While we receive vitamins, minerals, proteins, and essential fats from our foods, some foods have been proven to provide extra health benefits, these foods are the superfoods. They have properties that  may be anti-inflammatory, anticancer, and anti-Alzheimer, lower highs, and raise lows in our body.

Let’s be clear, when I say superfood I do not mean magical foods that cure-all, nor do I  mean a diet consisting of one food, like the old “Grapefruit Diet”.  The truth is, that these foods work best when part of a healthy, whole food, plant-based diet full of variety and by diet I mean lifestyle eating habits, not a short-term solution.  Just eat food that rots, but eat it before it does!


Sources:

http://articles.mercola.com/sites/articles/archive/2013/11/09/broccoli-benefits.aspx

http://www.livescience.com/45408-broccoli-nutrition.html

http://www.phytochemicals.info/phytochemicals/sulforaphane.php

http://www.choosemyplate.gov/protein-foods

Sears, William MD, Sears, Martha, RN – Prime-Time Health 2010 Little Brown and Company

DeWitt, Dave, The Founding Foodies, 2010, Sourcebooks

 

A Look at Superfoods: Avocado

Superfoods: Avocado 

avocado

A 16 week look at Superfoods

 


This Week’s Featured Superfood: Avocado

Avocado’s can sometimes be vilified because of the high fat content, but have no fear this superfood is here to save the day!  Avocados contain 20 essential nutrients, have more potassium than bananas, and contain vitamins A, Bs, E plus folic acid.  Enjoy, but as with anything remember moderation.

Mono-unsaturated Fats –  Shown to be beneficial to the heart when eaten in moderation and a replacement for saturated fats (though recent research is showing saturated fat to be safer than once thought).  Can help lower LDL cholesterol and reduce risks of stroke and heart attack, may improve function of blood vessels and may help insulin levels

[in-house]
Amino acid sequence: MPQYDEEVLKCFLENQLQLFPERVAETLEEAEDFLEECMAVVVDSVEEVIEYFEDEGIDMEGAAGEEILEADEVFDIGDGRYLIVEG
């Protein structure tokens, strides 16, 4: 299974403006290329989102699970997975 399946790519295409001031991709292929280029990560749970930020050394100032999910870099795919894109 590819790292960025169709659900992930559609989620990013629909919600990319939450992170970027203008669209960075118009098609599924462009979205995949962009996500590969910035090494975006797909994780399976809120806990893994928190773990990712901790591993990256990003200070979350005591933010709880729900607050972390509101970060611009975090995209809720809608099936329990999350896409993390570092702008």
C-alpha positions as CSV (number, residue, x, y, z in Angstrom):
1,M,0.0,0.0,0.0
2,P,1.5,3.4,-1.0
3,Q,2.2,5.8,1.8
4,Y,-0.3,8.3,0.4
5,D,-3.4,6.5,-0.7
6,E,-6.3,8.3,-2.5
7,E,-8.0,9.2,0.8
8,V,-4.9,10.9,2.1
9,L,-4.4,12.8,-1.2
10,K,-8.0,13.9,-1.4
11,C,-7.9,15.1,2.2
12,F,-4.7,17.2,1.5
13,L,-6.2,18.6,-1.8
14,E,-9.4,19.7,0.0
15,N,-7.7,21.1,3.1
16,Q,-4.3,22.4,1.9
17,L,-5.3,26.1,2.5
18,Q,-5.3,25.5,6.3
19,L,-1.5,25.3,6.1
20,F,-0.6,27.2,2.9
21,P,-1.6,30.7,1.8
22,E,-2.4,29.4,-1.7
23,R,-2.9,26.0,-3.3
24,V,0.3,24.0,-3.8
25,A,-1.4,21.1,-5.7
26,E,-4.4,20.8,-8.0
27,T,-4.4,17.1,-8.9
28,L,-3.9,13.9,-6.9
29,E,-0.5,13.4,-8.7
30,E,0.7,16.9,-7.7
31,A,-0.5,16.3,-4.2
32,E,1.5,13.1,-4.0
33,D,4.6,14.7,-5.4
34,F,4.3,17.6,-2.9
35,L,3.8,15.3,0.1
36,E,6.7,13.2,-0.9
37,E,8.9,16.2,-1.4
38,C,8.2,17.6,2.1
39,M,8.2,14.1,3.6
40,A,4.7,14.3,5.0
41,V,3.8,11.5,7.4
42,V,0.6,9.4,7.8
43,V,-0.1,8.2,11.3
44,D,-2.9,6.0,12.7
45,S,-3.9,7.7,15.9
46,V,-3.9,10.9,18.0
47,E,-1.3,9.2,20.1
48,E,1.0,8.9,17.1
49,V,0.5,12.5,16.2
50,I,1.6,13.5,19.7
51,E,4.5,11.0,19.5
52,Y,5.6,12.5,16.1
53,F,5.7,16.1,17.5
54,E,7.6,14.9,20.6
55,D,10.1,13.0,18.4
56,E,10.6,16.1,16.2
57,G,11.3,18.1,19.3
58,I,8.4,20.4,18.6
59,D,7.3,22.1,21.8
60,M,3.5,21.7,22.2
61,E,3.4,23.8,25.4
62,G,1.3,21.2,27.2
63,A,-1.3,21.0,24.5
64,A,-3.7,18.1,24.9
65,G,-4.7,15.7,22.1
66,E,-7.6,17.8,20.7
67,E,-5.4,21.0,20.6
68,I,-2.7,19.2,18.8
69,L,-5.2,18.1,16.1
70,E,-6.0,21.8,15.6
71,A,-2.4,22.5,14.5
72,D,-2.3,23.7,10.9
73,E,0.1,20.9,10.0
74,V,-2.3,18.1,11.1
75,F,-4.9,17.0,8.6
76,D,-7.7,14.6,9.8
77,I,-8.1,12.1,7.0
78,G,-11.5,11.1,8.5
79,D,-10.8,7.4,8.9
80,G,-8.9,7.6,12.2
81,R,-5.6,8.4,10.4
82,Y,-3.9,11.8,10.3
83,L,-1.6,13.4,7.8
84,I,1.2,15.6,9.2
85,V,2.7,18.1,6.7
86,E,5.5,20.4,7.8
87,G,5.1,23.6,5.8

Potassium –  Helps the heart, kidneys, cells, digestive system, muscles, and regulates flood balance and blood pressure.  Potassium has may help reduce the risk of stroke.

Vitamin C – Good for eye health, cardiovascular health,  repairs and regenerates tissue, decreases LDL, decrease triglycerides, is an antioxidant working against free radicals and may protect against certain types of cancer.  Vitamin C also may help reduce the effects of nitrates in food and aids in the absorption of Iron.

Vitamin A – Vital in the growth of bone, key for good vision, important for a healthy immune system,  helps our skin and mucus membranes by protecting against bacteria and viruses and is helpful in reproduction.

Lutine -Zeaxanthin –  may help prevent age related Macular Degeneration and cataracts and may help prevent clogging of the arteries of the neck and may help the health of your skin.

Magnesium – Is important for muscle function and health, improves energy, and regulates of calcium, potassium, and sodium.


Recipes

Spicy Avocado and Peas Tea Sandwiches – Food and Wine Magazine

avocado Hummus Dip – Food and Wine Magazine

Avocado Baked Eggs – Six Sisters Stuff

Pink Grapefruit and Avocado Salad – Eating Well Magazine

Good Green Tea Smoothie – Eating Well Magazine

and don’t forget Avocado toast and Guacamole!


What is a Superfood?

A superfood is defined as a nutrient-rich food considered to be especially beneficial for health and well-being – Mcmillian Dictionary.

Dr. William Sears, in his book Prime Time Health, describes Superfoods as:

  • Nutrient Dense
  • Nutrients that have proven benefits
  • Made by nature, not a factory
  • Taste good & satisfying
  • May be able to be prepared in a variety of ways
  • Contains no ingredients harmful to health

While we receive vitamins, minerals, proteins, and essential fats from our foods, some foods have been proven to provide extra health benefits, these foods are the superfoods. They have properties that  may be anti-inflammatory, anticancer, and anti-Alzheimer, lower highs, and raise lows in our body.

Let’s be clear, when I say superfood I do not mean magical foods that cure-all, nor do I  mean a diet consisting of one food, like the old “Grapefruit Diet”.  The truth is, that these foods work best when part of a healthy, whole food, plant-based diet full of variety and by diet I mean lifestyle eating habits, not a short-term solution.  Just eat food that rots, but eat it before it does!